Serial# 33090142: Dillon, Leviticus G. – Flight Engineer and Top Turret Gunner.
Levicticus ‘Levi’ Dillon was born on July 15th 1919 in Gills Creek, Franklin County, Virginia. His parents, Gilliam and Judy moved to Roanoake when he was six, taking with them their children Avie, Ida, John and Ruby along with Levi. Graduating from William Fleming High School in Roanoake, he enlisted in the Air Force on September 8th 1941 in the Air Corps.
Dillon trained on B-17s at MacDill with the 91st Bomb Group, then moved to Walla Walla. Private Dillon was cleared for combat duty as an Air Engineer and Air Gunner on May 16 1942 and was promoted to Staff Sergeant on August 1st. Dillon crossed the Atlantic aboard the Memphis Belle and flew four out of the first five combat missions.
Levi Dillon was also the first of the Memphis Belle crew to be wounded – but that does not appear on the official record. It was on the third mission – November 9th 1942 – to St Nazaire.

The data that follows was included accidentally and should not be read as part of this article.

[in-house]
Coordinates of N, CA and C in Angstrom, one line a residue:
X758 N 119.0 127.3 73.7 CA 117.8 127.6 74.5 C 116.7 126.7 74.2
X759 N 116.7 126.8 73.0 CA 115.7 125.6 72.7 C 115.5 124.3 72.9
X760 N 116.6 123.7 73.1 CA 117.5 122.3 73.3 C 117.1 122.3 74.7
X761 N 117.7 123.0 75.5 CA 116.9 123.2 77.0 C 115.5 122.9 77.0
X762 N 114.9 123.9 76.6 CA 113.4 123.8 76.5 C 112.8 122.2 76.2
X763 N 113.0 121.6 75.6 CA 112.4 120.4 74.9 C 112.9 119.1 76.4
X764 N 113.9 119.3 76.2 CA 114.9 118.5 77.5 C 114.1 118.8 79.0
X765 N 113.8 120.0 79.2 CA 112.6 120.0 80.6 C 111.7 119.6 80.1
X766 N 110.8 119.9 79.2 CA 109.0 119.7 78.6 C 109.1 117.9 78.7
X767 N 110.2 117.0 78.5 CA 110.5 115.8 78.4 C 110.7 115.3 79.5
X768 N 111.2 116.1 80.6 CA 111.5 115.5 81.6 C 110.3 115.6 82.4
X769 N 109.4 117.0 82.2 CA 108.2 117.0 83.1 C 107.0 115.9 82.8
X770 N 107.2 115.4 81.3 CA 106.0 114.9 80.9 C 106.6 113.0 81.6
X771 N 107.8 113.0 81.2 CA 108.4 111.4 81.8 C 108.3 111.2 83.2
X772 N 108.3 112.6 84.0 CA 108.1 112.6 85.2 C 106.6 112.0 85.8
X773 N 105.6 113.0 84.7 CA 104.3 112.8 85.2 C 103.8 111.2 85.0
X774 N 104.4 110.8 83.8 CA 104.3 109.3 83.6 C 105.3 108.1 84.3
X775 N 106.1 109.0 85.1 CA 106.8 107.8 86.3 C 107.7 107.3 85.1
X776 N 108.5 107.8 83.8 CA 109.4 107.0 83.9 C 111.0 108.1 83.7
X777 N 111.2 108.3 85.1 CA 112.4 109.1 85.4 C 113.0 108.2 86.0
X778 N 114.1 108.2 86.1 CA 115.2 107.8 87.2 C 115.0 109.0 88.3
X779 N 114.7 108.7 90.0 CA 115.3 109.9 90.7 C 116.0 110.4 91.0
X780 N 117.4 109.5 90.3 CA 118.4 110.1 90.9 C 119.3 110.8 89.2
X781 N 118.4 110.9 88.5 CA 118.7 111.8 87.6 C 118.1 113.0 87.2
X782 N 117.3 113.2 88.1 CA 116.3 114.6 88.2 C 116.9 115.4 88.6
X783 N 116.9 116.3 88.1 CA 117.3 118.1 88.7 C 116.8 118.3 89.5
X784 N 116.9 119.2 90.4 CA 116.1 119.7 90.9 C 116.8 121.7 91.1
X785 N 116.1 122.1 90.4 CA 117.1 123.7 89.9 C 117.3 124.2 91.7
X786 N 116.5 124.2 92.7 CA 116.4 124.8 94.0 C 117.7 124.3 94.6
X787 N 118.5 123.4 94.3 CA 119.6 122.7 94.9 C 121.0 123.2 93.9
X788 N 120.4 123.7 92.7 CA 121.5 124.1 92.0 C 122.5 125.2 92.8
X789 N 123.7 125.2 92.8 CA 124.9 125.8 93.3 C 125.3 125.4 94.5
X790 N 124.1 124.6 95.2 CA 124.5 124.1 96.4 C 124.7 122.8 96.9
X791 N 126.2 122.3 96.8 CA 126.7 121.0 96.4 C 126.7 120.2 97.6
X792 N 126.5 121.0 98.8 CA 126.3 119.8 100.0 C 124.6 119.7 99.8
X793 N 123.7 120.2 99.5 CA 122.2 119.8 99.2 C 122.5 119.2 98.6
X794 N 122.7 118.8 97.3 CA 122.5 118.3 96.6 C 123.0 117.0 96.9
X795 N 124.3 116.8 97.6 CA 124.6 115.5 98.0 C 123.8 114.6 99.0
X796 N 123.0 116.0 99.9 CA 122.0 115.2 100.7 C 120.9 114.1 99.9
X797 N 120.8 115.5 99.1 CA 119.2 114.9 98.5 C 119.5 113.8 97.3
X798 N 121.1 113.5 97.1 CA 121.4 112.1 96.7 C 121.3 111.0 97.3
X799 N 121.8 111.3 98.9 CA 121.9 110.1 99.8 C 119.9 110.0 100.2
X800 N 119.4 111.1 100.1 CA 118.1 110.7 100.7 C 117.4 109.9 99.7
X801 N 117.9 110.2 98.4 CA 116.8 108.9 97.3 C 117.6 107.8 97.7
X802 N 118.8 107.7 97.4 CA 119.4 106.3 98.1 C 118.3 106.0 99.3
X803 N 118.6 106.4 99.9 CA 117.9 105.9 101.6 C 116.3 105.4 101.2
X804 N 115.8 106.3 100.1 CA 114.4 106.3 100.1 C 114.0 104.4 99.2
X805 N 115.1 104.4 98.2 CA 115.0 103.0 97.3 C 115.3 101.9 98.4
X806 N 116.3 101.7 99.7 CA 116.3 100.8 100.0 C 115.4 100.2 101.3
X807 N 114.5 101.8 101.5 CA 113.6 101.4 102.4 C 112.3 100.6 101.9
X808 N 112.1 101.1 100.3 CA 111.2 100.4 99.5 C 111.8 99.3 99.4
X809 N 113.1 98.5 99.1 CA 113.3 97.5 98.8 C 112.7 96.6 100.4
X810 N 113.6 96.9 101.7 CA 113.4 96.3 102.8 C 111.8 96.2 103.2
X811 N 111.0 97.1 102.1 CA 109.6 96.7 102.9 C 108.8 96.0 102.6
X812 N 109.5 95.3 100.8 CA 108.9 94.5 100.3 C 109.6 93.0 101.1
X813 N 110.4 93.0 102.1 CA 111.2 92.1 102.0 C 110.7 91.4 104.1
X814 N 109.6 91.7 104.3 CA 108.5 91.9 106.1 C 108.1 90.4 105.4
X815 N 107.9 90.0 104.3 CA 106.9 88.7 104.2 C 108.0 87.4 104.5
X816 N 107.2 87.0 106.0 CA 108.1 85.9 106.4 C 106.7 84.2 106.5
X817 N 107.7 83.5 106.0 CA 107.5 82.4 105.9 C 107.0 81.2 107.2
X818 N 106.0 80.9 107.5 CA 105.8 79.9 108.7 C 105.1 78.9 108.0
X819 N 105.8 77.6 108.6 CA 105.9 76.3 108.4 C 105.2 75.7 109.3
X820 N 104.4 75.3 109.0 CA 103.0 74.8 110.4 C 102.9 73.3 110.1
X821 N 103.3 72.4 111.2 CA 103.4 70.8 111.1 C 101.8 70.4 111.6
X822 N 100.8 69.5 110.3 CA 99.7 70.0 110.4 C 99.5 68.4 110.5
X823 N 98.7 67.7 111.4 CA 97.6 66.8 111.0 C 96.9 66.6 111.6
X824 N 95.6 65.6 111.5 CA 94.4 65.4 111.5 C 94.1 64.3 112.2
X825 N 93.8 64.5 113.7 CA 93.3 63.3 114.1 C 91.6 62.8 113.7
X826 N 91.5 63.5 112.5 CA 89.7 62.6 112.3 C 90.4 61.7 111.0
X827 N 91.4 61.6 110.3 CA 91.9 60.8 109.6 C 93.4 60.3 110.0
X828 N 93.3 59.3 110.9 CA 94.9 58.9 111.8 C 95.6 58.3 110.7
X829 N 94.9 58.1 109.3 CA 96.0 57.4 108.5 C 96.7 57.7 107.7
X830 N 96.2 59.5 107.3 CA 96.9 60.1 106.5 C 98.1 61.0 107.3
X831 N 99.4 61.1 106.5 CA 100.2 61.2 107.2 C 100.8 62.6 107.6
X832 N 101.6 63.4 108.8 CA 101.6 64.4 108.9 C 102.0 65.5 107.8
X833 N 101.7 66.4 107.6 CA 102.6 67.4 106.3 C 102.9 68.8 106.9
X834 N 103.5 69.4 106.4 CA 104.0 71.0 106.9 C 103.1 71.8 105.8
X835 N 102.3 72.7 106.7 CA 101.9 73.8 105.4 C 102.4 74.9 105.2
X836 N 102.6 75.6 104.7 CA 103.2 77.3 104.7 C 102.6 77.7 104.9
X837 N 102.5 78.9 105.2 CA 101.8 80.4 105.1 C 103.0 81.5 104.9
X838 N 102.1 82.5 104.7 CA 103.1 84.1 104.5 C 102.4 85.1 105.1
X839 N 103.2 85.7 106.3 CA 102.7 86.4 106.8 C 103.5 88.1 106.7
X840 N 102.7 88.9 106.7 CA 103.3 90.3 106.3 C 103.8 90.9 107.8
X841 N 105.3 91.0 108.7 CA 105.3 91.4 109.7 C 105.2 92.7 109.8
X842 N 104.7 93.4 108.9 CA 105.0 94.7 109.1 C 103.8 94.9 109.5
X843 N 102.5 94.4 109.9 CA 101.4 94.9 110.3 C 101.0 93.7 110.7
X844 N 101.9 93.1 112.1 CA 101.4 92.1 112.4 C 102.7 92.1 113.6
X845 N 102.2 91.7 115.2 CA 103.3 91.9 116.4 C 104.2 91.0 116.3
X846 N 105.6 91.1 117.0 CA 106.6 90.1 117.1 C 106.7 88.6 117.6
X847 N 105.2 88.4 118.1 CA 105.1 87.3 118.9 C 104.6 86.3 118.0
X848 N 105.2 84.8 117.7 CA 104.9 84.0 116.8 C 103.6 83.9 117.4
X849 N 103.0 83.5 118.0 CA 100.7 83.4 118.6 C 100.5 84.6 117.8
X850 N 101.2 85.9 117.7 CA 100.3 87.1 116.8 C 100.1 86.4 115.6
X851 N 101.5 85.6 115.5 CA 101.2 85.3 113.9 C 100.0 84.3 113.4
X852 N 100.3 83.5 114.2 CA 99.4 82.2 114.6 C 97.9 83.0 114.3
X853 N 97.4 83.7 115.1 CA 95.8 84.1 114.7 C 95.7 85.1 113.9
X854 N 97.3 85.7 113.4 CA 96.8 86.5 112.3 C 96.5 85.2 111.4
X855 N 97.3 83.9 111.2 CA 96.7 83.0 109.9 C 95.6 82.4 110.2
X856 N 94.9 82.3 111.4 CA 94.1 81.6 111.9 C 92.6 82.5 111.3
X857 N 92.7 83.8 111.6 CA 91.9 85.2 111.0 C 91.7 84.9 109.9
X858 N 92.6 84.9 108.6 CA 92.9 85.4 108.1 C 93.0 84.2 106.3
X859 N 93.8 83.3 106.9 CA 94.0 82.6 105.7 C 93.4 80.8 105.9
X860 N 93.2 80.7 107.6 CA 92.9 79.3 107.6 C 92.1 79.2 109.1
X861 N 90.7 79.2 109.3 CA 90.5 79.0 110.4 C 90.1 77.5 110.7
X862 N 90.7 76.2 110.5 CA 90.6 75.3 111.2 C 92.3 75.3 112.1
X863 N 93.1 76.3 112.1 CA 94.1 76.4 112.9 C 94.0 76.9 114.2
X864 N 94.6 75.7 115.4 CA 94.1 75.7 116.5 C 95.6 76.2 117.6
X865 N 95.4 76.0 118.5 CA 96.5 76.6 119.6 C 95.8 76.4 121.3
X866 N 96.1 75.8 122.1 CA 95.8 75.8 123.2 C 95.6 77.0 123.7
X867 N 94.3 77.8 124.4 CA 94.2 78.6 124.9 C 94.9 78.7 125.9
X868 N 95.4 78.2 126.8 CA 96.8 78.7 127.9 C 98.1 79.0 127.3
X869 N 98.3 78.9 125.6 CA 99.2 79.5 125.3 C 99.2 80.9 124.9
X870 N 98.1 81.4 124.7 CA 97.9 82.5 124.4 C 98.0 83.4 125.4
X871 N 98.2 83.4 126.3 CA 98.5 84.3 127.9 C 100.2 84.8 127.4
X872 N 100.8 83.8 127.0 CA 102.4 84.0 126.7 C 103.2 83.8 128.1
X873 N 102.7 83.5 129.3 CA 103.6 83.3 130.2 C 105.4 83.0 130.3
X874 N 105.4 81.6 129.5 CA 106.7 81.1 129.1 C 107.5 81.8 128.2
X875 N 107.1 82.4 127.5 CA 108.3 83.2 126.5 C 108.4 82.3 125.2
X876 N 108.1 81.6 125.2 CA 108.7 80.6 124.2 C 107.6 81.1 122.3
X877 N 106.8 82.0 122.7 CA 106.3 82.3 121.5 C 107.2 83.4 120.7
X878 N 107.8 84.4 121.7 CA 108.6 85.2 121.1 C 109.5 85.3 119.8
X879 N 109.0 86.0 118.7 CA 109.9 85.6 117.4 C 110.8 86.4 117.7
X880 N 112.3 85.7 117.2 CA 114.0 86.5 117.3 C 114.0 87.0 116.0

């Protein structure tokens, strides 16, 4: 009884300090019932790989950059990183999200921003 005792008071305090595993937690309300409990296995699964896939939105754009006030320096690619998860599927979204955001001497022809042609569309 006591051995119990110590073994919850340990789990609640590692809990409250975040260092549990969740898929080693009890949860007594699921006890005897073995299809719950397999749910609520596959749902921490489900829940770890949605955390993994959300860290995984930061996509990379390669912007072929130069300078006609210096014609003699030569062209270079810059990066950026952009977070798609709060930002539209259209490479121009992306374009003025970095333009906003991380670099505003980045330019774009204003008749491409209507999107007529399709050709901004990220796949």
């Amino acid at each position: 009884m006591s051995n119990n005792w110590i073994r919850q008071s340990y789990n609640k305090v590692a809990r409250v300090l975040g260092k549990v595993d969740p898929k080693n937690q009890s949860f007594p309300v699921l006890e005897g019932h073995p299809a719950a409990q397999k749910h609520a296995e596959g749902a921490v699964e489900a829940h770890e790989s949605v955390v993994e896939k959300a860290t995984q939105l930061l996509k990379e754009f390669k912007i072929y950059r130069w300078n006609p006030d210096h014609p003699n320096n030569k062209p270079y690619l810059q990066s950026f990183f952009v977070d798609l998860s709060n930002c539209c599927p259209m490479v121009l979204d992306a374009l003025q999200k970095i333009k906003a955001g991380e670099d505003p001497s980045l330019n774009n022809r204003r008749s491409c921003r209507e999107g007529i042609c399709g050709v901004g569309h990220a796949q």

He recalled: ‘A German machine gun bullet came right through the top turret where I was and hit my right thigh. It felt like a hot poker and set my flying suit on fire. Lieutenant Verinis came back and beat the fire out. Then he got the first-aid kit, cut my suit open, and put a bandage on the wound to stop the bleeding. It wasn’t deep. Just a little flesh wound.
When we got back and landed, they told me to go to the hospital and get it dressed but I saw the liberty bus loading up and I didn’t want to miss liberty so I jumped on the bus.
Later that night, when I was sitting in a bar, drinking beer, somebody looked at my leg and said, ‘Hey, man, you’re bleeding!’ I looked and, sure enough, blood was trickling down my leg. So I went to a Red Cross first-aid station there in Cambridge. I found out that the girl who dressed wounds was Adele Astaire, sister of Fred Astaire [the Hollywood film star].It wasn’t bad and I never reported it’
After the December 20th 1942 mission, his name dissappears from the crew list – what happened? ‘A bunch of us had been out on liberty and we were coming back to the base when there was a little fracas at the gate. A lieutenant said some enlisted man had grabbed him and ripped his jacket. When they brought some of us back down there for identification, the lieutenant pointed at me and said I did it. I hadn’t been close to him, and later found out who did it, but I never snitched’.
Dillon was demoted and transferred to the 306th Bomb Group where he soon got his rank back.